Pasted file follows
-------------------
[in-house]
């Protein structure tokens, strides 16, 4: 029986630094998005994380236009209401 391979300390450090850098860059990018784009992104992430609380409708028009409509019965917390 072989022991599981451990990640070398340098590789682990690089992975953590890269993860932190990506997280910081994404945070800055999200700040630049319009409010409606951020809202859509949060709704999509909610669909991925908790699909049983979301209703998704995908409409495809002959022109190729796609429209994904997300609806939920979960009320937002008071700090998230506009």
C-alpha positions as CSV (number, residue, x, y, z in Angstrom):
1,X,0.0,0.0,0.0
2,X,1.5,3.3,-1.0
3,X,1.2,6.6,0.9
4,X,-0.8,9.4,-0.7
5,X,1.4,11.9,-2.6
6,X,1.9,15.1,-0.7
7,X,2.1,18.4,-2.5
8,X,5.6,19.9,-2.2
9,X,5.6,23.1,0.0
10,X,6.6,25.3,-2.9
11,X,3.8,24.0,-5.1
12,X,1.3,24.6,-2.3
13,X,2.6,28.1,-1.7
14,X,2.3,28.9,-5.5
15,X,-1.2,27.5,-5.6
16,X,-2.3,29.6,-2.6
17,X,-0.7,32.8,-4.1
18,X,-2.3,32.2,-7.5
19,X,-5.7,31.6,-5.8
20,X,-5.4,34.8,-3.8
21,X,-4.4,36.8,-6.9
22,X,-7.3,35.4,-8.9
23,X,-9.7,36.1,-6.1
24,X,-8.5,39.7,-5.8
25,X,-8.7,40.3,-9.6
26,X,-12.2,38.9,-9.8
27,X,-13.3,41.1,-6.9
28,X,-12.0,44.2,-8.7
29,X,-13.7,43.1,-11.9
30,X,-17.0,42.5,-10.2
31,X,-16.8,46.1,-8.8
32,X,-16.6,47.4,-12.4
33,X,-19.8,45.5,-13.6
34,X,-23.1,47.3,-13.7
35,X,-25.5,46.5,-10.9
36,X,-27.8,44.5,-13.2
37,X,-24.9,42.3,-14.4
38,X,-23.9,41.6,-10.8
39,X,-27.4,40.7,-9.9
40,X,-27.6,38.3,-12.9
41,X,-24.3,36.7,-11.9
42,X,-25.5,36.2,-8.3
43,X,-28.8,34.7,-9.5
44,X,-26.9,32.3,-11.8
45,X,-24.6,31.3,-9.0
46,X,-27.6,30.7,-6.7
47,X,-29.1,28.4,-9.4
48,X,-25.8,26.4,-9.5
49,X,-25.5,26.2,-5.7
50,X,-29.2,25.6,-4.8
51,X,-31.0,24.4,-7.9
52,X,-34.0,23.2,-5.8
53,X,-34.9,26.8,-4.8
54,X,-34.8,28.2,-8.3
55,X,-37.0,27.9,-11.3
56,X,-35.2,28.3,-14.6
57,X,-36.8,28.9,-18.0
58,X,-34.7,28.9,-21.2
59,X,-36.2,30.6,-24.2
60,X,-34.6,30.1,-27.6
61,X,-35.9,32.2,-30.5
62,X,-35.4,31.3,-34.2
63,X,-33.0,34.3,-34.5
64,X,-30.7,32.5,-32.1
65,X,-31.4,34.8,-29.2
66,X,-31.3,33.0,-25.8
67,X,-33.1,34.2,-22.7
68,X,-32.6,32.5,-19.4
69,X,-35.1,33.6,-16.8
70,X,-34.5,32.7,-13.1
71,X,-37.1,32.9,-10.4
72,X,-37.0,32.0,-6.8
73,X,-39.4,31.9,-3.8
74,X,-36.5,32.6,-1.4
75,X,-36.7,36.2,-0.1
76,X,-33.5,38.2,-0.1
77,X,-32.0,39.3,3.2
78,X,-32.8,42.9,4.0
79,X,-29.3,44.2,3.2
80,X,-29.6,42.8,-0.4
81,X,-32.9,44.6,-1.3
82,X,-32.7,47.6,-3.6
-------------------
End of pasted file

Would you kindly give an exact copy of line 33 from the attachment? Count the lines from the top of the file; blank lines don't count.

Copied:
30,X,-17.0,42.5,-10.2